After Clark outshone the other Byrds on the original group’s 1973 reunion album The Byrds, he was given the chance to reboot his recording career. The resulting album, No Other, was a masterpiece, with richly layered music coupled with philosophical lyrics. Like Clark’s other records it was unsuccessful, perhaps ahead of its time; its lush soft-rock sound presaged Fleetwood Mac’s 1977 blockbuster Rumours. ‘Strength of Strings’ is a six-minute epic, with a two minute introduction before Clark delivers the first lyrics. Clark’s generally a straightforward songwriter, but there’s a sophisticated chord sequence behind this track.


#2: No Other

from No Other, 1974
The title track to Clark’s masterpiece is stuffed with 1970s studio goodness – the electric piano, the thunderous fuzz bass, the wah-wah guitar, and the Latin percussion. There’s a great introduction, where tentative noodling coalesces around the huge, fuzzy riff. The funky Latin percussion break in the middle of the song is also a thrilling moment.


#1: From A Silver Phial

from No Other, 1974
The piano introduction of ‘From A Silver Phial’ recalls Stevie Wonder’s ‘I Believe (When I Fall In Love)’. A drum fill that leads into Clark’s opening line “Refuse from a silver phial”, and it’s gorgeous. The anti-drug lyrics are rumoured to be inspired by Gram Parsons, who passed away from an overdose the previous year.

Are you a fan of Gene Clark? What’s your favourite song?

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27 comments

        1. I think it’s mainly a confidence thing – if he’d had consistent sales and a record deal, he probably would have made a lot more good music. Of course his own inner demons made it hard for him to tour, which made it hard for him to sell records.

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  1. I like the Byrds but knew nothing about Gene Clark until reading this post. I listened to the playlist and found it quite enjoyable. Mellow, sincere, searching. It’s a shame he short shrifted after leaving the Byrds as he created quite a discography! Happy to learn more about him and his music.

    Liked by 2 people

        1. Yup, you need to find a menu item that says share (in the browser I use, you click on three dots to find it), then copy playlist link. Then you paste the playlist link into your post.

          Liked by 1 person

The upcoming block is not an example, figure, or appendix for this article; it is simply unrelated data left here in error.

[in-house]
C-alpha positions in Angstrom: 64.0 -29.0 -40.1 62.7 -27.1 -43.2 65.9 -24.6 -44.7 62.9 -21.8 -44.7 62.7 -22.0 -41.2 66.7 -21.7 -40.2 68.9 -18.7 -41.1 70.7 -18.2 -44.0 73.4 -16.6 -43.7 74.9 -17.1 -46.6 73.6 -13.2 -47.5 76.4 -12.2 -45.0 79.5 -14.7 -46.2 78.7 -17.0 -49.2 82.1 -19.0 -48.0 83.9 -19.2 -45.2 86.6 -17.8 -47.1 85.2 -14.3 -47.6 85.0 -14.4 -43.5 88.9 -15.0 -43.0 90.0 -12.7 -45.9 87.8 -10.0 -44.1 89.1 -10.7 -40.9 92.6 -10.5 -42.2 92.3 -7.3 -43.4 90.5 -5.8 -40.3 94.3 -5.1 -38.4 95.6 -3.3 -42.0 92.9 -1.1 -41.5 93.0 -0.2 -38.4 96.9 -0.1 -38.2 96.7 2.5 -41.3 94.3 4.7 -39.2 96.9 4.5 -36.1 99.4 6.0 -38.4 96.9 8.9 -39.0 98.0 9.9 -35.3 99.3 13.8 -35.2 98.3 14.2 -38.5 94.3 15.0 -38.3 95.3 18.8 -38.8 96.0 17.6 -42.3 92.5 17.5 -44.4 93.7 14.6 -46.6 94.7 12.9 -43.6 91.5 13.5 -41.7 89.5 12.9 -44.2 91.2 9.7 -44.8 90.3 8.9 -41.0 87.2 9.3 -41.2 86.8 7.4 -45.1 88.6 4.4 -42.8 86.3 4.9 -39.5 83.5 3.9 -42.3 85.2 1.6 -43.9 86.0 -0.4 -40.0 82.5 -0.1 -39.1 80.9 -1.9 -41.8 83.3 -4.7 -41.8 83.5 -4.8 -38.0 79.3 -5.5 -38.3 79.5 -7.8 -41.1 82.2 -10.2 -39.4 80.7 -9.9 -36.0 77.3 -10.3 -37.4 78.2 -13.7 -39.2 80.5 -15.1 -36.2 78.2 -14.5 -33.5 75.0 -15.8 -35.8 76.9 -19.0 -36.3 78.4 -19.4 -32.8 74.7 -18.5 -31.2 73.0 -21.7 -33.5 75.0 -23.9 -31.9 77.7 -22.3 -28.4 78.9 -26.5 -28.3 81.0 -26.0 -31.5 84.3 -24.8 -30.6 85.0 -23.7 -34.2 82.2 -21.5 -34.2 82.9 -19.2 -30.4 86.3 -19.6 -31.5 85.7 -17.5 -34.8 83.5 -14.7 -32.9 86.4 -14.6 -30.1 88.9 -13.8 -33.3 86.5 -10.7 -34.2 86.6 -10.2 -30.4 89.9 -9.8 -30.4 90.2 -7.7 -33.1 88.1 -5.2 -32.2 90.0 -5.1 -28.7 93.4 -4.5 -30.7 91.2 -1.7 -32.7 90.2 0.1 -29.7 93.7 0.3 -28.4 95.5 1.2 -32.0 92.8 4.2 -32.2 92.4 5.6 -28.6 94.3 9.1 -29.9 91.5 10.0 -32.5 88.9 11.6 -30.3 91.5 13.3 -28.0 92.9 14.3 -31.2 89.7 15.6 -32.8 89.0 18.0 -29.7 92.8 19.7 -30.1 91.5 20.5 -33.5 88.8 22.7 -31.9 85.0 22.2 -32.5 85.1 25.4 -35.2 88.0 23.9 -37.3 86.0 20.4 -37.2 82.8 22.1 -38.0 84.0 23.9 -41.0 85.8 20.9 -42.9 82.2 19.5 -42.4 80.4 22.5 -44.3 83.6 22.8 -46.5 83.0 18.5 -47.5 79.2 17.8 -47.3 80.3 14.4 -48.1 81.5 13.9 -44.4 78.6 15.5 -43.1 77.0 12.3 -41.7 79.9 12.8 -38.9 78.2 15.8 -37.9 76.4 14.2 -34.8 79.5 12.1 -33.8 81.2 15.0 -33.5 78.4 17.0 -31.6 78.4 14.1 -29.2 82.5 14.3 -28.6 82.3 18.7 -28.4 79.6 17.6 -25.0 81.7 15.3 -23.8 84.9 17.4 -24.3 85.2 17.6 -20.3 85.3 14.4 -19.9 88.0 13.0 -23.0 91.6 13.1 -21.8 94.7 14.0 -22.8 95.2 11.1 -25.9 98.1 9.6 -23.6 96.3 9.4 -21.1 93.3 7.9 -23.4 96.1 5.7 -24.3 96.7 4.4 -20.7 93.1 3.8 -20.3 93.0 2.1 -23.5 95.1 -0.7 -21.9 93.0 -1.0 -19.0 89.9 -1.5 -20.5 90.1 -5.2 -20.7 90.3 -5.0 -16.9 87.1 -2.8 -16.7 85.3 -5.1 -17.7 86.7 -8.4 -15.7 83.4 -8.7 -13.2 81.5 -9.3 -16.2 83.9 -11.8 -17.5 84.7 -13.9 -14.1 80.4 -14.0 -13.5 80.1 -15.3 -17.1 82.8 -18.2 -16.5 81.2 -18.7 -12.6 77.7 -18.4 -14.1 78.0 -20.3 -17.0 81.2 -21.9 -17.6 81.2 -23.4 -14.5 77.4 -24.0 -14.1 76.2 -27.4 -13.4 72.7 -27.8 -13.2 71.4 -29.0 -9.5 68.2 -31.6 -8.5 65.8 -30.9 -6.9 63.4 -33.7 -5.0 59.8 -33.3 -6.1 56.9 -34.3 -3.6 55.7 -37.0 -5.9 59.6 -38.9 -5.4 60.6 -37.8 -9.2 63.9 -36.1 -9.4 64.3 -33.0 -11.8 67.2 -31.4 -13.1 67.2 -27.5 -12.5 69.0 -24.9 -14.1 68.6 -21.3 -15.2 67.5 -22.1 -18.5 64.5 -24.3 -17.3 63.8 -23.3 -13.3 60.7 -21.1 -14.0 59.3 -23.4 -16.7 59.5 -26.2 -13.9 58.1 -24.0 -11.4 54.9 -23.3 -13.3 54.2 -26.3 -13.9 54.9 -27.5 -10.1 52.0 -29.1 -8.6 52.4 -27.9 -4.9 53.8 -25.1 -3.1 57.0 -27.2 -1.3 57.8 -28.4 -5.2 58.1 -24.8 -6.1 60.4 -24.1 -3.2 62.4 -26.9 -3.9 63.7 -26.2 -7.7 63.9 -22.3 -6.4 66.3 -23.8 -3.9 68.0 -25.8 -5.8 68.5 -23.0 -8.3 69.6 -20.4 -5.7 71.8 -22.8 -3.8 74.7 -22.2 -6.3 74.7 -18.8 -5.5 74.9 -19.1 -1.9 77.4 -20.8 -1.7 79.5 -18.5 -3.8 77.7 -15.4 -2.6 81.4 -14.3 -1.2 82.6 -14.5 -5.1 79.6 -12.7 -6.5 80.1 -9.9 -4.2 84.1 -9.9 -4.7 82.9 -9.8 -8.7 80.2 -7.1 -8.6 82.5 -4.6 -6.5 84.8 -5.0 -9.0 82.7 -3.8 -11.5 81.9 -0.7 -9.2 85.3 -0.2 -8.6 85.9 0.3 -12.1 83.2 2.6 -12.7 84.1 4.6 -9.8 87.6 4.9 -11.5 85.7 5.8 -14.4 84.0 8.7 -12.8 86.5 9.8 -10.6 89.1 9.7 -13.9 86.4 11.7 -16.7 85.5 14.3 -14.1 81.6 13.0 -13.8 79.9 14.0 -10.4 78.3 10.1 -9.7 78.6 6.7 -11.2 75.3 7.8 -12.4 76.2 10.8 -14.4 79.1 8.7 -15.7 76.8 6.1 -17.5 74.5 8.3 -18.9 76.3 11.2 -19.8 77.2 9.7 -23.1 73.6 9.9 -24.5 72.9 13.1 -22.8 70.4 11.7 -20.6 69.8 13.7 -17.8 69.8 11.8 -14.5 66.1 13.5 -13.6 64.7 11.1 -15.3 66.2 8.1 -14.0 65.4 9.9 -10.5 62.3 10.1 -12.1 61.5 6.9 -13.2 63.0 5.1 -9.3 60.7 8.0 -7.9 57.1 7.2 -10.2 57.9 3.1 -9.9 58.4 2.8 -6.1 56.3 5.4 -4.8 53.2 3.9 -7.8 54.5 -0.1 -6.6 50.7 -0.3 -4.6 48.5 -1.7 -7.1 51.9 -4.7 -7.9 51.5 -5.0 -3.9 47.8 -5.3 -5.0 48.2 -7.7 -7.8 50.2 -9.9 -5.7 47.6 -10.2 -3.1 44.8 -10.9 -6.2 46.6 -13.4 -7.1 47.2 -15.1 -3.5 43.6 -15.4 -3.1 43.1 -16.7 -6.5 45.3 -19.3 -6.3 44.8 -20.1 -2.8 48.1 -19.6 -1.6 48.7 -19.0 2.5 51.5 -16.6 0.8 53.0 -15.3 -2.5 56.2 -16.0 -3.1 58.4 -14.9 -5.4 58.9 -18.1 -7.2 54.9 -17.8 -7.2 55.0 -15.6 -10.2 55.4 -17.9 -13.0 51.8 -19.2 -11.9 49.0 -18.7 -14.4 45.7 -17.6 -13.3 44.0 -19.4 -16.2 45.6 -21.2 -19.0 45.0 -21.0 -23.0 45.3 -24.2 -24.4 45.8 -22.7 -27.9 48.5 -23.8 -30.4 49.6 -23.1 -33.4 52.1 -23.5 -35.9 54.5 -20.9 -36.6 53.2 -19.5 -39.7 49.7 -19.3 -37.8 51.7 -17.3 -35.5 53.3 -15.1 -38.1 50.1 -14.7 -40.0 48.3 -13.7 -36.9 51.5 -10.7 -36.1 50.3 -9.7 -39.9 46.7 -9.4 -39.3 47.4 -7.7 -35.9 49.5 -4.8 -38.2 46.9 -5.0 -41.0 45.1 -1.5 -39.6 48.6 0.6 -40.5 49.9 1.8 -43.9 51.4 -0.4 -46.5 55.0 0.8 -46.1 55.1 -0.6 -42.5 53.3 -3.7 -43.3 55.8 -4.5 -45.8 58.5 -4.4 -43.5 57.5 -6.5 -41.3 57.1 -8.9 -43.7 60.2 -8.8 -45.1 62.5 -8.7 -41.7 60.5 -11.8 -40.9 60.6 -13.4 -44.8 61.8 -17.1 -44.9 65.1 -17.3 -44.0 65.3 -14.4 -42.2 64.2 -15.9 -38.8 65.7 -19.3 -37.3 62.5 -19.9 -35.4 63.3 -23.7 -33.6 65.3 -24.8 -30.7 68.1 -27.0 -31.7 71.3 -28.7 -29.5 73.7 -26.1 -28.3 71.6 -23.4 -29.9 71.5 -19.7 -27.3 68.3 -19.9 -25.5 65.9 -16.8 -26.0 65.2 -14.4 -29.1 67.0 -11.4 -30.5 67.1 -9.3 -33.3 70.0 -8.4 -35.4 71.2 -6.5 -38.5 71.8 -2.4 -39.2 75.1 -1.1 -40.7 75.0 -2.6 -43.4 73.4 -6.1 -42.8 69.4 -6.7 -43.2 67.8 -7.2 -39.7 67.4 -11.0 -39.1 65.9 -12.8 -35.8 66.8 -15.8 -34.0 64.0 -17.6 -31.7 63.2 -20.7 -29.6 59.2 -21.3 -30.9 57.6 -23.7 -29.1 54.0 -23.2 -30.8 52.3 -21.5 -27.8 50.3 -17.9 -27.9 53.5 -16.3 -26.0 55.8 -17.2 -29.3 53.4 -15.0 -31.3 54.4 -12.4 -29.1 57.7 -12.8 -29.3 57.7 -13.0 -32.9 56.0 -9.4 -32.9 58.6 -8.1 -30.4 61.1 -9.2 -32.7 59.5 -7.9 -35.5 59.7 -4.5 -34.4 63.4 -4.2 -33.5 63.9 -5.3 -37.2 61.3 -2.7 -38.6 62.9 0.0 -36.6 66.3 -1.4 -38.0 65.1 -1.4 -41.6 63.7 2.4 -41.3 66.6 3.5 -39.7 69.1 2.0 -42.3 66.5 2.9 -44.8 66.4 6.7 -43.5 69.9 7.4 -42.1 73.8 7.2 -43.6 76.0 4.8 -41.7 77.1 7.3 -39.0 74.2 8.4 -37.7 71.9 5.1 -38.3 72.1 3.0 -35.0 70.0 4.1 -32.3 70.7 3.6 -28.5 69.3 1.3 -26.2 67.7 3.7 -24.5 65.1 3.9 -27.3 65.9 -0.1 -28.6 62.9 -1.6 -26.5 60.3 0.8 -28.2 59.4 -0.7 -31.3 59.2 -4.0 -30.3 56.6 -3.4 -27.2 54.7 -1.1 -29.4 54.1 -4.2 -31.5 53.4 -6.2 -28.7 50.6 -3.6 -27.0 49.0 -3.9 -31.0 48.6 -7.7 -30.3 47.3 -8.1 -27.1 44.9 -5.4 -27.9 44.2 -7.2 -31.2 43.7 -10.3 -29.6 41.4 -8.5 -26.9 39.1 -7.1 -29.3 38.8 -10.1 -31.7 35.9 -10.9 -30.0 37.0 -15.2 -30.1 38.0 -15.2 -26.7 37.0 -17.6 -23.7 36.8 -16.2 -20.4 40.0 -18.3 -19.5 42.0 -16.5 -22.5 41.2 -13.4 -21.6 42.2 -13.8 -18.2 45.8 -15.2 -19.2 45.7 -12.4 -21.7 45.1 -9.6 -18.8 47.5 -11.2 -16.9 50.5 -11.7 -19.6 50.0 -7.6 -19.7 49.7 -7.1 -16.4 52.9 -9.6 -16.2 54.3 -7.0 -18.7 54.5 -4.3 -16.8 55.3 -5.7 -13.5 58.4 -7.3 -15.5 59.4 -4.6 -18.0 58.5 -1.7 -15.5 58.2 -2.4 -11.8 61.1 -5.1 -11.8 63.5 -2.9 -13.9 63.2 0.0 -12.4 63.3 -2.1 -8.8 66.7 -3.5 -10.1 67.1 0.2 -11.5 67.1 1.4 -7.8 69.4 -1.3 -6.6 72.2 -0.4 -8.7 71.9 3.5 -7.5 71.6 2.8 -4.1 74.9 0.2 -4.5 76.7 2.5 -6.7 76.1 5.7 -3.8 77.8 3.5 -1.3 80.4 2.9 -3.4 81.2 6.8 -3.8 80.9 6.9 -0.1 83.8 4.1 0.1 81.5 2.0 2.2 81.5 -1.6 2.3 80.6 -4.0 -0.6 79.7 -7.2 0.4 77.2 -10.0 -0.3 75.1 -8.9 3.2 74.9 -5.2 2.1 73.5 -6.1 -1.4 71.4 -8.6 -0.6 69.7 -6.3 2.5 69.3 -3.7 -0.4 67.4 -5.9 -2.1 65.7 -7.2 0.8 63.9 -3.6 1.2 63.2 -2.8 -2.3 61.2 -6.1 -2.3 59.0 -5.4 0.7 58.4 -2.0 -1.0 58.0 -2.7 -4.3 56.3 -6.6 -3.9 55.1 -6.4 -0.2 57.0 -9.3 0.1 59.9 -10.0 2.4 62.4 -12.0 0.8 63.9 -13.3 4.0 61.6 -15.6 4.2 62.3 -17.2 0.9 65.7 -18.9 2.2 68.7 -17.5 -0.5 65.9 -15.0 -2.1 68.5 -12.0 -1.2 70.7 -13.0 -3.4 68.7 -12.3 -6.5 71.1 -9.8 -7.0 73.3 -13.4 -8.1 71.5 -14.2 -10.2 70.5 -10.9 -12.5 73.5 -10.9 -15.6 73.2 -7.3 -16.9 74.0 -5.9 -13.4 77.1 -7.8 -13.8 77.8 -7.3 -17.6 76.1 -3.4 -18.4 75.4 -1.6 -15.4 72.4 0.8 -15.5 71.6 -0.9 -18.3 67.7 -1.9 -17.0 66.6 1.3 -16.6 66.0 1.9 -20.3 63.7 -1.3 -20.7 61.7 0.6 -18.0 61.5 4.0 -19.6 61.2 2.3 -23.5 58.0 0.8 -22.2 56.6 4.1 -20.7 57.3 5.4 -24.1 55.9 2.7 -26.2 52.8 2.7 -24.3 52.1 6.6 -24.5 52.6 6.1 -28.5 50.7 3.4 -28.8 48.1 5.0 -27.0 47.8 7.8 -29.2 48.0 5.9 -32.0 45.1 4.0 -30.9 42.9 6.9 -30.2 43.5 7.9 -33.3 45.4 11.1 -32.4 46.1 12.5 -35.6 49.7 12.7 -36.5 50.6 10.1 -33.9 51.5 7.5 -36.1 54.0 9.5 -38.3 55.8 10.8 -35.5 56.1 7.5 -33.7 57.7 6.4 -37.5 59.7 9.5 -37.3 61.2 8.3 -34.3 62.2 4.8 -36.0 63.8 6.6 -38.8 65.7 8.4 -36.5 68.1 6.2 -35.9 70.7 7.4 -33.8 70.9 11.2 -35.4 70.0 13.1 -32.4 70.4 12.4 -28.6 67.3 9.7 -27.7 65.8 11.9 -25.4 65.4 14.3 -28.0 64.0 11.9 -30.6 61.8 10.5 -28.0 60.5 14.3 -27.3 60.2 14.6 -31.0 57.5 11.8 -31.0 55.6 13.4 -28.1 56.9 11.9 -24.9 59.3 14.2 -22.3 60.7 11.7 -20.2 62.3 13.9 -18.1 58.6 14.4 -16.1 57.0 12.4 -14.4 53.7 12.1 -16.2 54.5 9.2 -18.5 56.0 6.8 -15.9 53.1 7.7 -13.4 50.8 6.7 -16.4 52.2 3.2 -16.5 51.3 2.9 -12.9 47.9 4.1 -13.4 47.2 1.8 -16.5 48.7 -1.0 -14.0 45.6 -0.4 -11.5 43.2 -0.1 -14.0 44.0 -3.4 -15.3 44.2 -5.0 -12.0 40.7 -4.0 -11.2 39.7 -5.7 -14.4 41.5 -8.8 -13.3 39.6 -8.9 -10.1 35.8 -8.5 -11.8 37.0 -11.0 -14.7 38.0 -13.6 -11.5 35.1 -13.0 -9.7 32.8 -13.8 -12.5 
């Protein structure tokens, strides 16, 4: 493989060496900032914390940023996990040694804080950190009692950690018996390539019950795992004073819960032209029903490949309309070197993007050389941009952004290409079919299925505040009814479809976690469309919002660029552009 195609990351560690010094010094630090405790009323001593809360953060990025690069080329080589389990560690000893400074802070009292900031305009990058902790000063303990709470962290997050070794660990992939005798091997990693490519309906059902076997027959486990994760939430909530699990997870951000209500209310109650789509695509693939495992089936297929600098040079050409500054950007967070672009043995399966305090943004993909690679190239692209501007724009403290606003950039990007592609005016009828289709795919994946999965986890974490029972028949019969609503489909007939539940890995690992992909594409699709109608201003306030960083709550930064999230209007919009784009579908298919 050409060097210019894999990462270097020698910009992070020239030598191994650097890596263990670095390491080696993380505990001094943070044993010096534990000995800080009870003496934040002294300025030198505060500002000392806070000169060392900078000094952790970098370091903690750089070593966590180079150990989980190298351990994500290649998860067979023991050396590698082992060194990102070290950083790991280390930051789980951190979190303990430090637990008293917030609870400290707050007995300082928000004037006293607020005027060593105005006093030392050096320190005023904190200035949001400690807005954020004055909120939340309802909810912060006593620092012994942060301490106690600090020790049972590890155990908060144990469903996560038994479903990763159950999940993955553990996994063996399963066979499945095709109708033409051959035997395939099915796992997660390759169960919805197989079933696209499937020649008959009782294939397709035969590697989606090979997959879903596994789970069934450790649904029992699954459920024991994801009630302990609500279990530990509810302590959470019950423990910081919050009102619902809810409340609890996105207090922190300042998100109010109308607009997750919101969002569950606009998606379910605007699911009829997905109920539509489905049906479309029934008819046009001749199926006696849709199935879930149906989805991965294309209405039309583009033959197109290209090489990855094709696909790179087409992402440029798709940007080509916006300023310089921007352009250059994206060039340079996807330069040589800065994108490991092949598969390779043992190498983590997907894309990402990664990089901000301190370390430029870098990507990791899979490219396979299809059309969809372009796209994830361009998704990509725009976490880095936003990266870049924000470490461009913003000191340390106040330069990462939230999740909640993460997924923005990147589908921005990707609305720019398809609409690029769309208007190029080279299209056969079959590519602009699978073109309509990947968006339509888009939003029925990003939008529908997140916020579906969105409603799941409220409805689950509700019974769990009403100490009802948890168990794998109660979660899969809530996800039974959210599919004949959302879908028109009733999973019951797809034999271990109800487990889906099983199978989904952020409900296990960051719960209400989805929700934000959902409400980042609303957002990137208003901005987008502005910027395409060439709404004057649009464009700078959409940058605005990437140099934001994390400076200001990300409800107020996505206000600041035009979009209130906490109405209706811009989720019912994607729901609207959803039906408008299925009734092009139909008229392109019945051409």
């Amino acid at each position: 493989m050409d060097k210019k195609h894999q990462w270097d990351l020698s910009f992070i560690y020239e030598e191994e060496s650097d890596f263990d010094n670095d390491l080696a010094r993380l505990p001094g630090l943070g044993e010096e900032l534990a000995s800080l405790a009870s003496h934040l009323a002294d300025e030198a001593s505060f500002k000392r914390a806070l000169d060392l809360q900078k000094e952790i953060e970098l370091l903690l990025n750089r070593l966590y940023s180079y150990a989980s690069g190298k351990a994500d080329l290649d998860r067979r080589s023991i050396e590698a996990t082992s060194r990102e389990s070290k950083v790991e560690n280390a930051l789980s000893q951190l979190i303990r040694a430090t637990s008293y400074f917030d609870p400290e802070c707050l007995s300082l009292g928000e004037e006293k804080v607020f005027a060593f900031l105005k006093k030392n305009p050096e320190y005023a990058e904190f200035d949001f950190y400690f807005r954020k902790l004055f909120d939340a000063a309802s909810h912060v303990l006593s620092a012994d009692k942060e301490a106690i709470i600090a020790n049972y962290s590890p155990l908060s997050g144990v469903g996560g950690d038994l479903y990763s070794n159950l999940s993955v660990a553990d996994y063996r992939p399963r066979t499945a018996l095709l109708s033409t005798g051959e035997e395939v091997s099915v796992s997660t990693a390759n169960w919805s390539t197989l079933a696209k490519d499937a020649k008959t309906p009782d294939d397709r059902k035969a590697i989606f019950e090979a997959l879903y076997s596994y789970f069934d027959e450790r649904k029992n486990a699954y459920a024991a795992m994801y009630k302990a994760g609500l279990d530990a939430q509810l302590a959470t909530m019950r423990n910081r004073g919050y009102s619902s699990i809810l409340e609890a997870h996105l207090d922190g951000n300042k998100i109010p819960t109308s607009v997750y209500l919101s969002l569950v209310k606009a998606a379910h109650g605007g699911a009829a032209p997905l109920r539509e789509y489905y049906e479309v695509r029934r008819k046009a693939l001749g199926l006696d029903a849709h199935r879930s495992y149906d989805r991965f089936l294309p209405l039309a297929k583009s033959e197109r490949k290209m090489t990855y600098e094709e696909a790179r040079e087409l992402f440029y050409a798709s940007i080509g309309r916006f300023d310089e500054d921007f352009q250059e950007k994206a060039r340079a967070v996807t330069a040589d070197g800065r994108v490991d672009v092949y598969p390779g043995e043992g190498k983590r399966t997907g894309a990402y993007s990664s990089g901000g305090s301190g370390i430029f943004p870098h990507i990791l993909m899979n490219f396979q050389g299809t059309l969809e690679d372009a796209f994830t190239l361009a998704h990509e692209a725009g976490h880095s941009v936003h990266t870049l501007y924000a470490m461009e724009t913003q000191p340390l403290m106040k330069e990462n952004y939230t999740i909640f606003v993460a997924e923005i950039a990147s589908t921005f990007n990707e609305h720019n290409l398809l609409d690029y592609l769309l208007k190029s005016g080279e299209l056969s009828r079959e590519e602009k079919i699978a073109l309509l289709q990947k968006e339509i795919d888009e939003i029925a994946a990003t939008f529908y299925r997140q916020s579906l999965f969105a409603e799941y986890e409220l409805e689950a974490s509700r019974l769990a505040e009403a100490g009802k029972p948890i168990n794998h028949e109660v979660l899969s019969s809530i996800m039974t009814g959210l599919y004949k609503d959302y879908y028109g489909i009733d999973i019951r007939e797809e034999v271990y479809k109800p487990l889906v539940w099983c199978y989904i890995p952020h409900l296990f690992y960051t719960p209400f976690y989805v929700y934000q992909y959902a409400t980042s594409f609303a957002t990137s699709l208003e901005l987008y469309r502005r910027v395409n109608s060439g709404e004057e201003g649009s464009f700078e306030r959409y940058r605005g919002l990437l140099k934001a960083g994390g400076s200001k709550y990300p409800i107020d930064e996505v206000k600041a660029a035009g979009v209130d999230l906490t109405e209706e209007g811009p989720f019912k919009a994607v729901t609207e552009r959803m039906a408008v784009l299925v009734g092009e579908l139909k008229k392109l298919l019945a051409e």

2. While I dig The Byrds (though I’m far from being an expert on their music), I never explored Clark’s solo work. But I have to say I really like what I’m hearing in the tunes you called out in this post. In particular, your no. 1 pick and the other two tracks from “No Other” sound great.

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  3. I always felt I was missing something by not listening to more of him. I went down the playlist and I’ve heard 3 or 4 before…I loved One in a Hundred of course… it has that sound. Strength of Strings is incredible.

    Off Topic but I ran across this about found footage in New Zealand I thought you might like.

    https://www.rnz.co.nz/news/national/437114/fan-finds-led-zeppelin-auckland-concert-film-in-shed?fbclid=IwAR1g8VAUTi-EpA0uoz4mQsugHMCxsU_9IXH_3SorXulnJDT-x75qzyDN-iI

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    1. One In A Hundred is overlooked – it basically captures that mid-1960s Byrds song. Maybe it’s too anachronistic for a 1970 Byrds record though?

      I saw that headline about Zep. It’s only five minutes, unfortunately.

      Liked by 1 person

      1. I think so because it could have fit in 1965. I always loved the Byrds…they do have a complicated history though.

        Yea Page loved when clips were found for his earlier project. He probably regrets having Peter Grant bust cameras worldwide when trying to film them.

        Liked by 1 person

        1. Their musicanship actually improved but….that doesn’t mean the songs did. I liked the 1969-70 version but nothing matches those early singles.

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        2. They were more of a great band in the sense that they had a lot of creative people in there – Clark, Crosby, Gram Parsons, and Hillman all arguably did the bulk of their best work after they left the band.

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  4. Great stuff here. I have to admit that I don’t know an awfy lot of Clark’s stuff – No Other and White Light (the latter being the first one I delved into back when I was at college). I love both those albums and would have filled a top 10 from just them (naturally)… anyhoo, like I say, loads of great stuff here for me to get into.